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Goulburn Broken Catchment Management Strategy

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Regional Catchment Strategy 2013-2019

A summary of sub-Catchment social-ecological systems

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The following descriptions provide a snapshot of the key features and threats to the six sub-Catchment SESs (Figure 6). These descriptions were identified using technical input and in consultation with the Catchment community during the development of this RCS. 

Figure 6: Social-ecological systems of the Goulburn Broken Catchment

Agricultural Floodplains

Northern floodplains with Murray River along boundary with NSW

  • Landscape is highly modified for agriculture with remaining vegetation fragmented, found mainly on waterways and wetlands
  • Irrigation supports dairy, horticulture and cropping and a large food processing sector with major investment in on and off-farm irrigation infrastructure recently – major change for agricultural
  • Barmah National Park highly valued, Ramsar listed - an internationally important breeding site for many migratory bird species
  • A long history of community leadership in managing land and water issues
  • Further loss and decline of vegetation, salinity, poor natural drainage, future farming options, and floods continue to threaten production and river health

Productive Plains

Foothills and floodplains towards the north of the Catchment

  • Habitat provided by remaining native vegetation along waterways, roadsides, ranges and spring-soak wetlands
  • Dryland farming includes sheep, cropping and viticulture and many farms remain in same families for generations with average farming populations ageing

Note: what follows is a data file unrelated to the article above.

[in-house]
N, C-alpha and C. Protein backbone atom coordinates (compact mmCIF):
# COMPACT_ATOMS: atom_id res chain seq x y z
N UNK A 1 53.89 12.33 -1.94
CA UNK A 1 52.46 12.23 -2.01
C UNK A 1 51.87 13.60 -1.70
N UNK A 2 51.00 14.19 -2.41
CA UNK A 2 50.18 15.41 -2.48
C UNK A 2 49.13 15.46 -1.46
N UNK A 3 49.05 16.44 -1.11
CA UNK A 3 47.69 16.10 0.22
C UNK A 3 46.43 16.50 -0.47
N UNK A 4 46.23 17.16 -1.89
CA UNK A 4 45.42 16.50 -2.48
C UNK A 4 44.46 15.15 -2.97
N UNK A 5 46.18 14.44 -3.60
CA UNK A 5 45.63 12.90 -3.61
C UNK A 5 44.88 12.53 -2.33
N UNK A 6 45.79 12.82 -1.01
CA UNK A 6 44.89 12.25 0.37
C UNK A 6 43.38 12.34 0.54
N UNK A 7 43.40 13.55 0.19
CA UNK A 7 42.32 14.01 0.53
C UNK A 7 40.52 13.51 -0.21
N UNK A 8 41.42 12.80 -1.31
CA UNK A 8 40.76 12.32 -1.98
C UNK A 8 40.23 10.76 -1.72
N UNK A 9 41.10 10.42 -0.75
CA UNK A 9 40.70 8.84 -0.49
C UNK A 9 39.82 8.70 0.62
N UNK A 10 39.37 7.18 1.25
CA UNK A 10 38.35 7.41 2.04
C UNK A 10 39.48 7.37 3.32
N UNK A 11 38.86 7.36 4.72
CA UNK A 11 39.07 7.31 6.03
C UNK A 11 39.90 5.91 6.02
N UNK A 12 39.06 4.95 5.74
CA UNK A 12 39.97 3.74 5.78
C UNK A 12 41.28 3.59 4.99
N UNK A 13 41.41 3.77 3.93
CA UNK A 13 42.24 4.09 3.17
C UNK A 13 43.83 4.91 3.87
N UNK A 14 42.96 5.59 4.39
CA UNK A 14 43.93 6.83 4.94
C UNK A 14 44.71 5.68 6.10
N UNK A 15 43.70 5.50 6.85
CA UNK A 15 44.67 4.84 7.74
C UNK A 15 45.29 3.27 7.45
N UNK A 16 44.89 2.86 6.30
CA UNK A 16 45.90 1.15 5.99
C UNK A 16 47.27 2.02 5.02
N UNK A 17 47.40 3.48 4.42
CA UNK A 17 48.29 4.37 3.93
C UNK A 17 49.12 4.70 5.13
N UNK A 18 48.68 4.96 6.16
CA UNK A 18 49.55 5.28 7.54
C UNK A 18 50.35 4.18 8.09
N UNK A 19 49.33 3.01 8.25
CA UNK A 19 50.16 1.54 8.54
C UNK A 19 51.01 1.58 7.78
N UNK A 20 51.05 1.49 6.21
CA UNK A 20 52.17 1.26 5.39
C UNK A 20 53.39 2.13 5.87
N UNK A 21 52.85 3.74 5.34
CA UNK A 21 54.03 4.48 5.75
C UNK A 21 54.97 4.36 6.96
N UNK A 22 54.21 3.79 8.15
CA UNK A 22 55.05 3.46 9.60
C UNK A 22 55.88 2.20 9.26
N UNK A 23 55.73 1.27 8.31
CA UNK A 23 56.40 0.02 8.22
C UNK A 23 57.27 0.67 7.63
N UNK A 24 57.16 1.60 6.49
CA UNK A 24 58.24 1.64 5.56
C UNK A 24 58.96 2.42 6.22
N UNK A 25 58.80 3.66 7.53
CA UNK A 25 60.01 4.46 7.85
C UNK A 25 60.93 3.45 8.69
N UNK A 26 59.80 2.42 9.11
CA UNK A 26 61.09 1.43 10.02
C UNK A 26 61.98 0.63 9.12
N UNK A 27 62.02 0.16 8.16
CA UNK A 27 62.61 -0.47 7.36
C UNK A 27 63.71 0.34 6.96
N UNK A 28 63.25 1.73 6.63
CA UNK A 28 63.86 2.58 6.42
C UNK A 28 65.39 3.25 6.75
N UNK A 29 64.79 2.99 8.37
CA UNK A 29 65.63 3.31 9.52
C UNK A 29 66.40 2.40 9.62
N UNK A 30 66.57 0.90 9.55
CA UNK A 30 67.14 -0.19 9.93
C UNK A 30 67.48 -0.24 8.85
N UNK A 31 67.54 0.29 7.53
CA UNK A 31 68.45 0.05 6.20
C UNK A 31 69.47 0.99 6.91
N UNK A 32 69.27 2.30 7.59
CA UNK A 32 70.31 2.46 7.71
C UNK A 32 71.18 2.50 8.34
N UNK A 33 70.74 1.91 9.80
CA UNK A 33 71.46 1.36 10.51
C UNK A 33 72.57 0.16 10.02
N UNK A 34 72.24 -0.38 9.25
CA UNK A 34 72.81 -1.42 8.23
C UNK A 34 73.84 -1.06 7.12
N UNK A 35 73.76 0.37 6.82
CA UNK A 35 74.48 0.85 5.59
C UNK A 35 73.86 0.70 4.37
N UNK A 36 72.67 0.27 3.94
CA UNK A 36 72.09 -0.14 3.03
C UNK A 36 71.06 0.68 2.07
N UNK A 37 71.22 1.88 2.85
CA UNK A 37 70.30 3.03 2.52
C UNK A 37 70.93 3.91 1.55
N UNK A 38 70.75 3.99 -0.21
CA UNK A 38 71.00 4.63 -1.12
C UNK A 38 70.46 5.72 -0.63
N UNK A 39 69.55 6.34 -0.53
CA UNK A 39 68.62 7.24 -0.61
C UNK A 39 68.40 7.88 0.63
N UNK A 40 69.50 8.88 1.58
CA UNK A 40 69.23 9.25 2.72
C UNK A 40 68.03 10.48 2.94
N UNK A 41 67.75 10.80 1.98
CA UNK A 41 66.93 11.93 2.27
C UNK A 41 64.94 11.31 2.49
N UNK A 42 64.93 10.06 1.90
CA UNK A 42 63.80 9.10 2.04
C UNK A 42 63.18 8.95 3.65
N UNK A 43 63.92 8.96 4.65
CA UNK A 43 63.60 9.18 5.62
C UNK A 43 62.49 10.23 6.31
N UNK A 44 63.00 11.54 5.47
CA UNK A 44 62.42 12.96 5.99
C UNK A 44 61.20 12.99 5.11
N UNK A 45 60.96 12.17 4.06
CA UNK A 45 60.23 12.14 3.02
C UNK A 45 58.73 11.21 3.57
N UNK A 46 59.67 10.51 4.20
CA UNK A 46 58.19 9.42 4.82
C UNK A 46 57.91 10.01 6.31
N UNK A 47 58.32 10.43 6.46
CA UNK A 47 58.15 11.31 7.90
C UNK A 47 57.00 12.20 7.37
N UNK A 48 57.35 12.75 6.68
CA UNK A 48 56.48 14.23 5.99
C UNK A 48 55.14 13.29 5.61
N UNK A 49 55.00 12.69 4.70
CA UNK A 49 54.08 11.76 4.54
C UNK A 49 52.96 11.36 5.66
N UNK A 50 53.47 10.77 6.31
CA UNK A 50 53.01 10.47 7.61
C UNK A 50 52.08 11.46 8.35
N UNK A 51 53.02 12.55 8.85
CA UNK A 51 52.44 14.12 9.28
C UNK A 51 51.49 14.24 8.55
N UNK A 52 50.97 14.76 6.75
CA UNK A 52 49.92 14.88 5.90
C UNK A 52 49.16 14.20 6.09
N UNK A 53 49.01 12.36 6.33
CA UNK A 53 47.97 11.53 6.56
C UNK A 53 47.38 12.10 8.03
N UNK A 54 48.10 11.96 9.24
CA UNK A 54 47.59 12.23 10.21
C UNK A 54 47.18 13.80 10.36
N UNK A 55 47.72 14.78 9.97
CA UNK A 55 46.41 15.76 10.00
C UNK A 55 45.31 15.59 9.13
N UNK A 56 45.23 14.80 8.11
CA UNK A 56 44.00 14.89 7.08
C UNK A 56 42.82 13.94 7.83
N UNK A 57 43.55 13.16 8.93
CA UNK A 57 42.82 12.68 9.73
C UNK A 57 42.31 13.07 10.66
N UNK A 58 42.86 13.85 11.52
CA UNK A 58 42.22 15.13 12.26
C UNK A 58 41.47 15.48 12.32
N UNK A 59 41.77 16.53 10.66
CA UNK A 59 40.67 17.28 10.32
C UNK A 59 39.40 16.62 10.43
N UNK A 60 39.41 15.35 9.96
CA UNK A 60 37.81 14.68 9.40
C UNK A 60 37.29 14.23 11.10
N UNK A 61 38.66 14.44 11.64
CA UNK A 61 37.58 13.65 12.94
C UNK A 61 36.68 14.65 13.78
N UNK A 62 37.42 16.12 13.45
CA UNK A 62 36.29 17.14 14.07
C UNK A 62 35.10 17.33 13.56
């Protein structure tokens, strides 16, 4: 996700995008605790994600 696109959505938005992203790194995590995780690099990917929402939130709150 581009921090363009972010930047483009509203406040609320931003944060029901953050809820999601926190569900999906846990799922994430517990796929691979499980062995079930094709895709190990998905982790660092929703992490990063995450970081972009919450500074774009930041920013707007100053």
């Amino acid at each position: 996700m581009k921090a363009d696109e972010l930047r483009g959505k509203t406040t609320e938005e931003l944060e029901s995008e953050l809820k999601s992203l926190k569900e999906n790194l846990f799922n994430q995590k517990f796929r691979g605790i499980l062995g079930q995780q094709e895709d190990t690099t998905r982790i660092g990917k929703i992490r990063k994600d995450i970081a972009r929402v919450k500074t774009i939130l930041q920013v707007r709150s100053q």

• Rivers and creeks are assessed as moderate in condition and wetlands in moderate to good condition.
  • Community groups such as Landcare and conservation networks work to sustain threatened species including Regent Honey-eater, complimented by new sustainable farming practices
  • Further habitat loss, ageing farming populations and declining social connection are threats to biodiversity and farming futures

Upland Slopes

Includes the slopes and valleys towards the south of the Catchment

  • Grazing and other agricultural enterprises occur in cleared valleys surrounded by partially forested hills and vegetation along waterways
  • Lake Eildon provides water for recreation, tourism, production and river health  all the way down the Catchment, and beyond its boundary
  • Generational farmers live alongside increasing numbers of lifestyle properties and absentee landholders
  • Erosion, weeds and fires are among the threats to the amount and quality of highly valued water here used for many purposes

Commuting Hills

Includes the mountainous southern and south western urban fringe 

  • Public and private forests support many plant and animals including the Golden Sun Moth
  • Land use also supports range of agricultural industries and lifestyle communities
  • Waterways largely remain healthy because of the extent of remaining vegetation
  • People are drawn to area for its natural beauty and the lifestyle its offers and commute to Melbourne for work
  • Fire remains a major threat to safety and properties, along with native vegetation loss through population pressures and development

Southern Forests

Forests, waterways and snow covered alps draw many visitors to this area

  • Unique alpine vegetation supports the  endangered Mountain Pygmy Possum
  • Most of the area is public land managed for conservation, but also for recreation and timber production
  • Waterways are in good condition with recreation and tourism highly valued
  • People live in small and seasonal communities and travel to and from this area, the interface between private and public land is important for management
  • Waterway health is threatened by erosion along with other threats to vegetation including fire and weeds and vermin

Urban Centres

Major urban centres of Shepparton, Seymour and Benalla

  • Biodiversity is poor but urban people value the rivers and remaining vegetation for recreation
  • Provide employment, housing, schools and services surrounded by farming and lifestyle properties on Goulburn and Broken River floodplains
  • Water is pumped from the rivers for domestic use and runs off into rivers following storms
  • Large ethnically diverse populations
  • Pollution, land development and aquatic weeds threaten river health, including water quality and floods are an on-going threat to properties and safety